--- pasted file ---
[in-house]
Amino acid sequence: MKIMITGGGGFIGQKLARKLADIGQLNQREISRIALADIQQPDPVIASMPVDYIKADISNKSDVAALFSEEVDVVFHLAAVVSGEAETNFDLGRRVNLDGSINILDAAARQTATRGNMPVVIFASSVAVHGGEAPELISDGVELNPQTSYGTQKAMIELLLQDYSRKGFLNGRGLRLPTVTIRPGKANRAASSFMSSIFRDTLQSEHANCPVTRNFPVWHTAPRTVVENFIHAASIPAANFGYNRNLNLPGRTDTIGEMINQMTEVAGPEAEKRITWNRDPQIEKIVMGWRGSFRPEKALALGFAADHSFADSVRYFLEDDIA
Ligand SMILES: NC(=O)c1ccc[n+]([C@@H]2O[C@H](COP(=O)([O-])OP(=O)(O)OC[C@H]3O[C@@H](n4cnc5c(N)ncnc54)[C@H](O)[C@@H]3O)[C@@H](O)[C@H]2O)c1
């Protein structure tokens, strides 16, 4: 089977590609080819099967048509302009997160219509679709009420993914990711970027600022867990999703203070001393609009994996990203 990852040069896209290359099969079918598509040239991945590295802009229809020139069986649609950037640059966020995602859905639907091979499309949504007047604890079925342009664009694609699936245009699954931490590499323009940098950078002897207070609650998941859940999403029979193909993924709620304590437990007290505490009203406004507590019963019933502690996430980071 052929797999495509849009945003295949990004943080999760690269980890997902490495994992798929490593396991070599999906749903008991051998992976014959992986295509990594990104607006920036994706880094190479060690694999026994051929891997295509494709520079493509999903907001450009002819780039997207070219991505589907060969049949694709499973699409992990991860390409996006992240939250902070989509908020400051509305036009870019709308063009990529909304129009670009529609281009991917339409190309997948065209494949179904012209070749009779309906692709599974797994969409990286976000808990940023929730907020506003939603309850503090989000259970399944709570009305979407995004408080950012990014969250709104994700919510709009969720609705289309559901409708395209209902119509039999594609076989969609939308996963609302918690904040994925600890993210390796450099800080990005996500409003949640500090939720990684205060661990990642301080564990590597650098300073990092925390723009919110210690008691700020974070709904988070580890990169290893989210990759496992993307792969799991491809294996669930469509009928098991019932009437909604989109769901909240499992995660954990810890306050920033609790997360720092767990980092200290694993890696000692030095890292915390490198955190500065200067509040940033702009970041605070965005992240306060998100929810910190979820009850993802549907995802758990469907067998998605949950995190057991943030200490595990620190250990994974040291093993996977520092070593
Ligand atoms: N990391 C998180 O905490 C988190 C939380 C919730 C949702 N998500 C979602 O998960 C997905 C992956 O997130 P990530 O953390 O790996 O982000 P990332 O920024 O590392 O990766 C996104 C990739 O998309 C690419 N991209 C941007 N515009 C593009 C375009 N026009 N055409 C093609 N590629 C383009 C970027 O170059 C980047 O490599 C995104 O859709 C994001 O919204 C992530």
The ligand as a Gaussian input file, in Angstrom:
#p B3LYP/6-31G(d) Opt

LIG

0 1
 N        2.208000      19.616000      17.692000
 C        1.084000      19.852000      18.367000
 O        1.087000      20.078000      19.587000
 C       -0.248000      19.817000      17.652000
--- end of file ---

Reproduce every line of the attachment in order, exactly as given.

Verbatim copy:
[in-house]
Amino acid sequence: MKIMITGGGGFIGQKLARKLADIGQLNQREISRIALADIQQPDPVIASMPVDYIKADISNKSDVAALFSEEVDVVFHLAAVVSGEAETNFDLGRRVNLDGSINILDAAARQTATRGNMPVVIFASSVAVHGGEAPELISDGVELNPQTSYGTQKAMIELLLQDYSRKGFLNGRGLRLPTVTIRPGKANRAASSFMSSIFRDTLQSEHANCPVTRNFPVWHTAPRTVVENFIHAASIPAANFGYNRNLNLPGRTDTIGEMINQMTEVAGPEAEKRITWNRDPQIEKIVMGWRGSFRPEKALALGFAADHSFADSVRYFLEDDIA
Ligand SMILES: NC(=O)c1ccc[n+]([C@@H]2O[C@H](COP(=O)([O-])OP(=O)(O)OC[C@H]3O[C@@H](n4cnc5c(N)ncnc54)[C@H](O)[C@@H]3O)[C@@H](O)[C@H]2O)c1
């Protein structure tokens, strides 16, 4: 089977590609080819099967048509302009997160219509679709009420993914990711970027600022867990999703203070001393609009994996990203 990852040069896209290359099969079918598509040239991945590295802009229809020139069986649609950037640059966020995602859905639907091979499309949504007047604890079925342009664009694609699936245009699954931490590499323009940098950078002897207070609650998941859940999403029979193909993924709620304590437990007290505490009203406004507590019963019933502690996430980071 052929797999495509849009945003295949990004943080999760690269980890997902490495994992798929490593396991070599999906749903008991051998992976014959992986295509990594990104607006920036994706880094190479060690694999026994051929891997295509494709520079493509999903907001450009002819780039997207070219991505589907060969049949694709499973699409992990991860390409996006992240939250902070989509908020400051509305036009870019709308063009990529909304129009670009529609281009991917339409190309997948065209494949179904012209070749009779309906692709599974797994969409990286976000808990940023929730907020506003939603309850503090989000259970399944709570009305979407995004408080950012990014969250709104994700919510709009969720609705289309559901409708395209209902119509039999594609076989969609939308996963609302918690904040994925600890993210390796450099800080990005996500409003949640500090939720990684205060661990990642301080564990590597650098300073990092925390723009919110210690008691700020974070709904988070580890990169290893989210990759496992993307792969799991491809294996669930469509009928098991019932009437909604989109769901909240499992995660954990810890306050920033609790997360720092767990980092200290694993890696000692030095890292915390490198955190500065200067509040940033702009970041605070965005992240306060998100929810910190979820009850993802549907995802758990469907067998998605949950995190057991943030200490595990620190250990994974040291093993996977520092070593
Ligand atoms: N990391 C998180 O905490 C988190 C939380 C919730 C949702 N998500 C979602 O998960 C997905 C992956 O997130 P990530 O953390 O790996 O982000 P990332 O920024 O590392 O990766 C996104 C990739 O998309 C690419 N991209 C941007 N515009 C593009 C375009 N026009 N055409 C093609 N590629 C383009 C970027 O170059 C980047 O490599 C995104 O859709 C994001 O919204 C992530």
The ligand as a Gaussian input file, in Angstrom:
#p B3LYP/6-31G(d) Opt

LIG

0 1
 N        2.208000      19.616000      17.692000
 C        1.084000      19.852000      18.367000
 O        1.087000      20.078000      19.587000
 C       -0.248000      19.817000      17.652000